"Flyleaf n. a blank leaf at the beginning or end of a book."
Webster's Dictionary of the English Language, 1987
Why "The Flyleaf" you ask? It all comes down to this ongoing fantasy I have had for years, in which I own a quaint little bookshop in a charming Victorian building on a cobblestone street in some lovely city somewhere. I spend my days running my little store, reading, surrounded by the books I love. And once I close this charming little store, I go home to my beautiful cottage on the nearby lake (within walking distance, ideally) where I spend my evenings and off time writing bestselling novels. Not JUST novels, critically acclaimed bestsellers. Modern literary masterpieces. Generally, somewhere in the background there is a handsome husband and some charming little children, all far too absorbed in their own books to interfere with the creation of literary masterpieces. The charming little store is, of course, called The Flyleaf. There are a number of problems with this scenario, not least of which is the unlikely combination of a cobblestone street in a lakefront village.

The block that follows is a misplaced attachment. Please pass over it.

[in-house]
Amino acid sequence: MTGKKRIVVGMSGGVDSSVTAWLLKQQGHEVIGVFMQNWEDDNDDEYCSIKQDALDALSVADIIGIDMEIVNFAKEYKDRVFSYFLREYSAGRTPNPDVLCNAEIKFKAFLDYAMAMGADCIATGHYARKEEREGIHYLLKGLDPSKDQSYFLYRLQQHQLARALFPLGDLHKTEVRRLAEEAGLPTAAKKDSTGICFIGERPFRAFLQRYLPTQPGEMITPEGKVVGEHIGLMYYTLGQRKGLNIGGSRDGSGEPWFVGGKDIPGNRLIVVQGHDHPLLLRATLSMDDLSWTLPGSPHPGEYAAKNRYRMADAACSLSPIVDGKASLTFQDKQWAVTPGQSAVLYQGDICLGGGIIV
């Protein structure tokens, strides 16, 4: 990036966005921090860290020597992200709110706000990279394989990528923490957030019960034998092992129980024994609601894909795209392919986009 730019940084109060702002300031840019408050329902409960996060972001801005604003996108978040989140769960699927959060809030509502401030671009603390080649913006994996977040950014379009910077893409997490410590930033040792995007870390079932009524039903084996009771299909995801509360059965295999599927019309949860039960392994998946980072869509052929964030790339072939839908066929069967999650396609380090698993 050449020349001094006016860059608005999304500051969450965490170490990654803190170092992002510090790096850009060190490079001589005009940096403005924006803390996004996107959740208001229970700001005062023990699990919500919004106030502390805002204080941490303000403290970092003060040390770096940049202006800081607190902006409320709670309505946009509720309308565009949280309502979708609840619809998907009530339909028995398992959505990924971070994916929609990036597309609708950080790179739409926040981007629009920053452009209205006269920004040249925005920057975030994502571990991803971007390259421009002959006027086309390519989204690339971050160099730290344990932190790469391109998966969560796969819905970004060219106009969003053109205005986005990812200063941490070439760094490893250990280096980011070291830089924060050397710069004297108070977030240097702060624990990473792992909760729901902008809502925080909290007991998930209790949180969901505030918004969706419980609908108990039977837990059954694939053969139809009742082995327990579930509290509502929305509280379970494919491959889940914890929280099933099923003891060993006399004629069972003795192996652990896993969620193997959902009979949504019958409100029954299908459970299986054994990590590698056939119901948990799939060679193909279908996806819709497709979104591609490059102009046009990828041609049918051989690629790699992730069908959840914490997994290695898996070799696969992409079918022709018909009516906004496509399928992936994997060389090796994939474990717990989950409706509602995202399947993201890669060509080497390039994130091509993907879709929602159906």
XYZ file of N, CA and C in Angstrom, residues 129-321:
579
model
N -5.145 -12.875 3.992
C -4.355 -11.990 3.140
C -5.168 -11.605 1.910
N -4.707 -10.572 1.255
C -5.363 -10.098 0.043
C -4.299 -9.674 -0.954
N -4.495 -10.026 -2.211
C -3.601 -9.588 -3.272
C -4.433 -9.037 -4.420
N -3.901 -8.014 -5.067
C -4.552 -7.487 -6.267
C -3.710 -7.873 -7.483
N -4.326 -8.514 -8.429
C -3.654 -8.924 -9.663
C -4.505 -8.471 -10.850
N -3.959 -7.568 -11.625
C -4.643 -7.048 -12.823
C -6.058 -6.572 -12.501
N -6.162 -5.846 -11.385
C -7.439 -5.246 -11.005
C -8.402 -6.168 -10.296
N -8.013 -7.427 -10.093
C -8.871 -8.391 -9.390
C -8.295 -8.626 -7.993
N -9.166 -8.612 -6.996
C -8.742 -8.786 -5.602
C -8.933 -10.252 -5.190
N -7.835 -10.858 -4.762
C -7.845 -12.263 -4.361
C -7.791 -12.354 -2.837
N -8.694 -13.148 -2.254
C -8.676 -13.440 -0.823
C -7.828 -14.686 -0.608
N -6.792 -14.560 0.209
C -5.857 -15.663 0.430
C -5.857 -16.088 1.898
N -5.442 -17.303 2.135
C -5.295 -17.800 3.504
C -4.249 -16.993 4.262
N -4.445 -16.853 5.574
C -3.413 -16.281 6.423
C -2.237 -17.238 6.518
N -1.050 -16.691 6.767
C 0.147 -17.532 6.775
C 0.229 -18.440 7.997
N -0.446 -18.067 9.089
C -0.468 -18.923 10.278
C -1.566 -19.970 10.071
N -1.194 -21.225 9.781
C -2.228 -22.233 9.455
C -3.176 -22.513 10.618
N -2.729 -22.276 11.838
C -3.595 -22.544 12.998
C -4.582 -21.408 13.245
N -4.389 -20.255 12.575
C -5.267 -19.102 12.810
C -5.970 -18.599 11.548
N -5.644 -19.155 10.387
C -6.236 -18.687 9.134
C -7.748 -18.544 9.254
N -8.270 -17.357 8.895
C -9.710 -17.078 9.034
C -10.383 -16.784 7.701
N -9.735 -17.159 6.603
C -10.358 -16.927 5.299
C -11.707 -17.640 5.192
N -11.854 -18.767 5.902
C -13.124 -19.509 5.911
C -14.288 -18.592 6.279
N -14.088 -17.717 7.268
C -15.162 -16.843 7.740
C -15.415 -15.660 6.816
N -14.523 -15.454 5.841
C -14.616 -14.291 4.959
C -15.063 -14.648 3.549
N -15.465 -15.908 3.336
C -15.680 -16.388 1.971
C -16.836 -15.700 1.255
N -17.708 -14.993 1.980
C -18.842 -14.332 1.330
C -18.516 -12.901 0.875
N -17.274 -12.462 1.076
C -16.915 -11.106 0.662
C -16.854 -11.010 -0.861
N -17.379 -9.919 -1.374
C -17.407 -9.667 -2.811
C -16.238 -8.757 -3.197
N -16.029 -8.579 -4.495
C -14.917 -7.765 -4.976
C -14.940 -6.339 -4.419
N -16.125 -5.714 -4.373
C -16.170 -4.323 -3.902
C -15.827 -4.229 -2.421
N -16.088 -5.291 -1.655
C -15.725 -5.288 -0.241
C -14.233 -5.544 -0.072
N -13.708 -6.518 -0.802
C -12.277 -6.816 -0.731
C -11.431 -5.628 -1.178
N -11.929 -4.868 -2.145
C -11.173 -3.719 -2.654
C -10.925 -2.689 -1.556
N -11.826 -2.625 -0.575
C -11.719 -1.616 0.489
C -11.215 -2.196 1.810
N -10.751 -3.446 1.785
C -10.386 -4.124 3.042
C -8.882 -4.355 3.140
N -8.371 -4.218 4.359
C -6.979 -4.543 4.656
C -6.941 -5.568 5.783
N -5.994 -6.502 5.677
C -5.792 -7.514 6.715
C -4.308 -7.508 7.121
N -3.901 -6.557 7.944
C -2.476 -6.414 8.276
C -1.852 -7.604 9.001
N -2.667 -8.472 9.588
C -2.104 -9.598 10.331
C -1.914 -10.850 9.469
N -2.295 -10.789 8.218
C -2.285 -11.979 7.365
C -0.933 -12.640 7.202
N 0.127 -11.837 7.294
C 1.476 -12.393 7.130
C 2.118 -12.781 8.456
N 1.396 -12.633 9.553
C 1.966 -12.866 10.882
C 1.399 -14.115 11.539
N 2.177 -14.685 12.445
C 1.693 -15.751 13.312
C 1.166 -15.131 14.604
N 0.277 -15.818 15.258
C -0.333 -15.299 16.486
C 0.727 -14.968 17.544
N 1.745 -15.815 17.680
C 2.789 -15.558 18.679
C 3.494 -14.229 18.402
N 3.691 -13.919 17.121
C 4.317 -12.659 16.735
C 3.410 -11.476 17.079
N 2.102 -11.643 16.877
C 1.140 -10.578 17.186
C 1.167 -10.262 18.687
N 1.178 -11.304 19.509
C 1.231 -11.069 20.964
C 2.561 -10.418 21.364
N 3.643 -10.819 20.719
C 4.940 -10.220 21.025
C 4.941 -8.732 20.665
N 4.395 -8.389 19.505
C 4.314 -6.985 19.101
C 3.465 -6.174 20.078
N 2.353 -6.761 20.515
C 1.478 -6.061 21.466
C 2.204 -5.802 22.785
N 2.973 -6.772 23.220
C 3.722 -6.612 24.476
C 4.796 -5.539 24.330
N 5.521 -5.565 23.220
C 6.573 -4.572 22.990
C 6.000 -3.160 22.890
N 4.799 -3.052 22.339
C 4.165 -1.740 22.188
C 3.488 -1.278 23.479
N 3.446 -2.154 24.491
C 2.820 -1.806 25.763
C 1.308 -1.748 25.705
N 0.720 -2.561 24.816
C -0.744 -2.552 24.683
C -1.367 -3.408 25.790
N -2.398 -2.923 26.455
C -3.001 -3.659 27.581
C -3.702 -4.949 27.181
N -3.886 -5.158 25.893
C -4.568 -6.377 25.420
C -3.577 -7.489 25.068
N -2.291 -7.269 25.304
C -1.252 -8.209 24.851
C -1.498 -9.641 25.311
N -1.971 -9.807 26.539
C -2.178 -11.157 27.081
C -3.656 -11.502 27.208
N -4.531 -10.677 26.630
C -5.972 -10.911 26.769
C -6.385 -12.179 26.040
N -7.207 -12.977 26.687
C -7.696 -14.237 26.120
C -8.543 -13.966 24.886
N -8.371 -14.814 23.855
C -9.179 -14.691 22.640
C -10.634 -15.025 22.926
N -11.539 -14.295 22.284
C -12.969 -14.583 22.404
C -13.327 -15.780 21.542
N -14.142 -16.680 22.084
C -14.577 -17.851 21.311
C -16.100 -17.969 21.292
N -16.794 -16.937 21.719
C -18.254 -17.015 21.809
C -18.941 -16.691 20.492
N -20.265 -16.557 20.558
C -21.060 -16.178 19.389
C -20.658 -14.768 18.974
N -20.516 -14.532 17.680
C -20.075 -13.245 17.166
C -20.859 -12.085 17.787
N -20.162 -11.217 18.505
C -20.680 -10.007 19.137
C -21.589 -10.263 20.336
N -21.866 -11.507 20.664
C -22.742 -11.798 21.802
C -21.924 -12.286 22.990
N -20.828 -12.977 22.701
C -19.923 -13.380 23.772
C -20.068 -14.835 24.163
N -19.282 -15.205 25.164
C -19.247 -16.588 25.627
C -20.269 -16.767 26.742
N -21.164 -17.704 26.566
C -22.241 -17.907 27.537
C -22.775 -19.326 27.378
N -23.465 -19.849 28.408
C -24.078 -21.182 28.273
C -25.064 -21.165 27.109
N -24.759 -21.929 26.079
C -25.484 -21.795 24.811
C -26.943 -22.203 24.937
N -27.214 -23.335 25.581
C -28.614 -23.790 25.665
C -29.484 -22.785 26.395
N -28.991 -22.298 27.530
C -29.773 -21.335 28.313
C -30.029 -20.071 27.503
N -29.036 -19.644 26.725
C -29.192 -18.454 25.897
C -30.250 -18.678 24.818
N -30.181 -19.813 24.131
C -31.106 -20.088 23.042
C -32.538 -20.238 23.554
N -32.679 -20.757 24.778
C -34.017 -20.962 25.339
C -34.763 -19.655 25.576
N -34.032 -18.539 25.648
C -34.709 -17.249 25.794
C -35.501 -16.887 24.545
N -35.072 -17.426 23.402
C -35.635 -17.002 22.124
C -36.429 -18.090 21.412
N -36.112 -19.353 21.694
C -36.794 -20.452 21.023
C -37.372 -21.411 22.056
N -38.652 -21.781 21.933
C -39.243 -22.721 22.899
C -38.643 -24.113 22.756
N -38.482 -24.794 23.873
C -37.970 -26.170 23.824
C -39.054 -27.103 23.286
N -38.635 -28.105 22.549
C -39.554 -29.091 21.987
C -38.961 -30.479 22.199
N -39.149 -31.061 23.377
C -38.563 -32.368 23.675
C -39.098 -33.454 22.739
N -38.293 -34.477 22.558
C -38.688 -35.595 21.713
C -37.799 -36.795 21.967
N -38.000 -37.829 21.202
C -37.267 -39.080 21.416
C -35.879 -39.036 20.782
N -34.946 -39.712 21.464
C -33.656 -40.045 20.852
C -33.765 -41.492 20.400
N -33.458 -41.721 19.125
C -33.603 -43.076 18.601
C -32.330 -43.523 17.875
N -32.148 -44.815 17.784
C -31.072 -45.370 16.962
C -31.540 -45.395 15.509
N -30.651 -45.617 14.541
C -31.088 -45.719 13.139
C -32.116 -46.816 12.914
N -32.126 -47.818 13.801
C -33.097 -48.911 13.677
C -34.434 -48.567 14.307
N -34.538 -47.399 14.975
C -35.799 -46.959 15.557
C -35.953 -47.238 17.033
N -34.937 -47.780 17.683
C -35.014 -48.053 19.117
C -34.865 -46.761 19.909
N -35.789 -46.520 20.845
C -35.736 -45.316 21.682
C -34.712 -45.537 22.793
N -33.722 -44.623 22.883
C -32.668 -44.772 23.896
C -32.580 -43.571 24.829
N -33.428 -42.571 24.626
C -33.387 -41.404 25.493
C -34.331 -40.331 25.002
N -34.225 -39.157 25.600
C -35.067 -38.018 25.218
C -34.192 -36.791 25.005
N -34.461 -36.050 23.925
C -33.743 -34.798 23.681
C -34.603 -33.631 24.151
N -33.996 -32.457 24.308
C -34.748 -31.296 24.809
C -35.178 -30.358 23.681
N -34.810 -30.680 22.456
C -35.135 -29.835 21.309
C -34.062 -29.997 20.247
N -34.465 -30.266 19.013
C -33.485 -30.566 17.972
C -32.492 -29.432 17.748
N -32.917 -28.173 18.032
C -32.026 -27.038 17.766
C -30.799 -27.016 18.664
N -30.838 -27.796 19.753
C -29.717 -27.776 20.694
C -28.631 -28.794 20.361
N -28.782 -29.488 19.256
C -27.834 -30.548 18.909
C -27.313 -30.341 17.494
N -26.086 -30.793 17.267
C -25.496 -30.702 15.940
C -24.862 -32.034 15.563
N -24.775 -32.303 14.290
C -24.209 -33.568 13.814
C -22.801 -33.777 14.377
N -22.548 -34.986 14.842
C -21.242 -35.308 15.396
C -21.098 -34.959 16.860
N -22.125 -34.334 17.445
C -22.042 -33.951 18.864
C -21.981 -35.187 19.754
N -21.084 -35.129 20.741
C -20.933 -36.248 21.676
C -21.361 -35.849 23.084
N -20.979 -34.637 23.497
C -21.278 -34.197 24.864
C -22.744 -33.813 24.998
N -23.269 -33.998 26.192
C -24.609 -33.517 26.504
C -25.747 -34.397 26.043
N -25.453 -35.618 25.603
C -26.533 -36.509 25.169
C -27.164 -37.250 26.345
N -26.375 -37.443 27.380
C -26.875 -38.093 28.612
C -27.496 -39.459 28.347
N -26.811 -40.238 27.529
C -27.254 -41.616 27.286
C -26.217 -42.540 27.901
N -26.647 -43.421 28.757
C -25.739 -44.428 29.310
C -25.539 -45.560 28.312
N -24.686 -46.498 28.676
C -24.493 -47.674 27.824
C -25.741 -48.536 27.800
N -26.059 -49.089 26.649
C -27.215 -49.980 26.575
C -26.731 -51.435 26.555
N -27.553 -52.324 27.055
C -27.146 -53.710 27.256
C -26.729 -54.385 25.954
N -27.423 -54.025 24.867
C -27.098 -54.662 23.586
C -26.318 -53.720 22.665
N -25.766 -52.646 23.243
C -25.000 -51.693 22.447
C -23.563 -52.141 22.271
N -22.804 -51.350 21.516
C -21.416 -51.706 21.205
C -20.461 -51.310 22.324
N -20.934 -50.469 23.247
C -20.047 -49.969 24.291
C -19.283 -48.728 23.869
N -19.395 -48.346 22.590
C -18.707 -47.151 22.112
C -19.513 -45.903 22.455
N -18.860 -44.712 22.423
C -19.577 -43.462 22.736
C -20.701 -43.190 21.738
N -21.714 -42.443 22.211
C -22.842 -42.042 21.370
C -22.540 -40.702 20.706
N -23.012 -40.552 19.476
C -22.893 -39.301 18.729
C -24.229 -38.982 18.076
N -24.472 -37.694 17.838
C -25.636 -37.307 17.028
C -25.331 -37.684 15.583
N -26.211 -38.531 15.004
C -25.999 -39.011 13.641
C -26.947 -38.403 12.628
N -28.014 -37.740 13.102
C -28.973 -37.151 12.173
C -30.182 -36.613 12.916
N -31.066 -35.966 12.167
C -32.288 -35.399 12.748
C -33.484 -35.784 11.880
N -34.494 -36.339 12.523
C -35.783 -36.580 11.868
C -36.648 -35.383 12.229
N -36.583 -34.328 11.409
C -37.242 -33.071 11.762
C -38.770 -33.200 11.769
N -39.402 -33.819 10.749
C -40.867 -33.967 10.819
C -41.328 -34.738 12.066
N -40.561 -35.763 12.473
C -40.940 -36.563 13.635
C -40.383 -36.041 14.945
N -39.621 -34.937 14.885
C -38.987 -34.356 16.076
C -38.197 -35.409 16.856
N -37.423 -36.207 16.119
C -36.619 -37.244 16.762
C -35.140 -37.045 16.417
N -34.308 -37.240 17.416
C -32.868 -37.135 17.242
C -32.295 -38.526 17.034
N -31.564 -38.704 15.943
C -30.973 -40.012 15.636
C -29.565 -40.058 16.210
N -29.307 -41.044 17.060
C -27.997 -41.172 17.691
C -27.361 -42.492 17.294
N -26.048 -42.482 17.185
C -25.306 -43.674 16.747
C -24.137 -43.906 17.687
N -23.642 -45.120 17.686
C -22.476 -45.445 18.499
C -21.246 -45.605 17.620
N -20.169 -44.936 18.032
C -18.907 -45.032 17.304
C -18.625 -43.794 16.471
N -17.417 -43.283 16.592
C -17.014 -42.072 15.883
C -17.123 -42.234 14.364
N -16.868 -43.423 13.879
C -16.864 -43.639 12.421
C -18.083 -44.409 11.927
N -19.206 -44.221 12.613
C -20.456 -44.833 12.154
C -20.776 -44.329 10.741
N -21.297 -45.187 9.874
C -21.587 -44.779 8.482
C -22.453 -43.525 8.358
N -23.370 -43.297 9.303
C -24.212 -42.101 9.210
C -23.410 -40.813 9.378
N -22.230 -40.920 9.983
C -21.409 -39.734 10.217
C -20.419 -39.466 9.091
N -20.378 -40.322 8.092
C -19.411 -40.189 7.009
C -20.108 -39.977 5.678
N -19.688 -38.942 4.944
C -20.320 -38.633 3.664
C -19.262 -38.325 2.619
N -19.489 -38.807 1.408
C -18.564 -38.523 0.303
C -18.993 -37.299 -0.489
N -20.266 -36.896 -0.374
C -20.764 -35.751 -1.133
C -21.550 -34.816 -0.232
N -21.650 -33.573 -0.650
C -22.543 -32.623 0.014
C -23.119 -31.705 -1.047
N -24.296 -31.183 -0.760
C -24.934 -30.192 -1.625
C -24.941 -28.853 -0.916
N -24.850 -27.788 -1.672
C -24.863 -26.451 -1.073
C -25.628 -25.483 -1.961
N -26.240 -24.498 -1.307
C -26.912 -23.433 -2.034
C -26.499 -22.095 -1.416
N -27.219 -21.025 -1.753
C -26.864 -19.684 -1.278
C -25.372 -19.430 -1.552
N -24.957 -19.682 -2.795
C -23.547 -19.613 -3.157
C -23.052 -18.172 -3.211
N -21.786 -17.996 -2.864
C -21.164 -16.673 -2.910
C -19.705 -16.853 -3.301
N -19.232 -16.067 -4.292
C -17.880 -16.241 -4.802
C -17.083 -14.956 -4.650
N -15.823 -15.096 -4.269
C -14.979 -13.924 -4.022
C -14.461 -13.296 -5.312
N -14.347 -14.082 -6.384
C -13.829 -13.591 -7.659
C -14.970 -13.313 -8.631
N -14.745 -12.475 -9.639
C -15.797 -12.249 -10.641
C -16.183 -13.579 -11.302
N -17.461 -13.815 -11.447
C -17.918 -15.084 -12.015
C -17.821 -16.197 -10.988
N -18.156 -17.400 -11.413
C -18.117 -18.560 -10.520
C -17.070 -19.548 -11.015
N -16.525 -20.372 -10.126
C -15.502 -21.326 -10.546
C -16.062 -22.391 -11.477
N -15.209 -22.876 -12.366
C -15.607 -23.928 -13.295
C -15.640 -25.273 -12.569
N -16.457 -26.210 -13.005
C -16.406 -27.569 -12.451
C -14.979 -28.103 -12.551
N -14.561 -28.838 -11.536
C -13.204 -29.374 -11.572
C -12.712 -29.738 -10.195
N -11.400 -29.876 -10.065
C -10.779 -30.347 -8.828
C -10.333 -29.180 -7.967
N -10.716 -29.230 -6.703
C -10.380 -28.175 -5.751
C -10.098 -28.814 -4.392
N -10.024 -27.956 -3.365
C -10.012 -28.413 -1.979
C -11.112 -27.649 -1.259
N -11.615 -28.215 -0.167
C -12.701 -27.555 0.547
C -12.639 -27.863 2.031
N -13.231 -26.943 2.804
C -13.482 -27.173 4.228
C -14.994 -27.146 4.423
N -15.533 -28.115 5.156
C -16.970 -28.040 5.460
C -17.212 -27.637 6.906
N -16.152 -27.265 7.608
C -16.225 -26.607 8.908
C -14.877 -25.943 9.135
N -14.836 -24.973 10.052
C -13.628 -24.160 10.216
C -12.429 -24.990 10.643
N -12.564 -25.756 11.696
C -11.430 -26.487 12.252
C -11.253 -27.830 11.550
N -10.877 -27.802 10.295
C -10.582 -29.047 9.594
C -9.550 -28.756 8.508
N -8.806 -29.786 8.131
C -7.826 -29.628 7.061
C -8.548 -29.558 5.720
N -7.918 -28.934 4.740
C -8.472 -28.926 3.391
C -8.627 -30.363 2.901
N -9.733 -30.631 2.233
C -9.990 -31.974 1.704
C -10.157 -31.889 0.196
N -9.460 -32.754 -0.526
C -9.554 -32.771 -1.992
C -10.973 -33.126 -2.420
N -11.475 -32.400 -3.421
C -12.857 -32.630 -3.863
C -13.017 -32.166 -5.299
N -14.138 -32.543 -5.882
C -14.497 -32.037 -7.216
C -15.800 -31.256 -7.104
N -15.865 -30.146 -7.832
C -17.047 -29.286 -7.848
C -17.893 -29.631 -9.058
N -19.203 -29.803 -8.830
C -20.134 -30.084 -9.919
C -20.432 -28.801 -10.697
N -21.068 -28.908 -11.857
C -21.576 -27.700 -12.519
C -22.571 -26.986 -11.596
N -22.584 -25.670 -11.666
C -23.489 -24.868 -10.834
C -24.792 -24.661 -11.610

Now comes the reality. I spend my days caring for my family and doing some part-time consulting work. My office is in my living room, which is nice enough, but definitely not Victorian. It overlooks a gravel road, not a cobblestone street. There is no lake, unless you count the swimming pool. There is a weed-choked pasture, however. I have yet to write the modern literary masterpiece, largely due to the demands of my handsome husband (that part is real) and my charming little children, none of whom are that absorbed in their own books. This is only partially because some of them can't read yet. They are significantly more demanding than my fantasy family. They are loud, at times (well, often) obnoxious, and expect to be fed, watered, and clothed on a regular basis. Yes, this goes for my husband too. Their needs are endless. They buzz around me like flies. See, I do have a point.
So The Flyleaf represents both: the fantasy and the reality. The Victorian bookstore and literary masterpieces replaced by the image of myself as Mama Fly, attempting over and over to land on a pleasant green leaf, only to be shooed away by the demands of one little fly or another.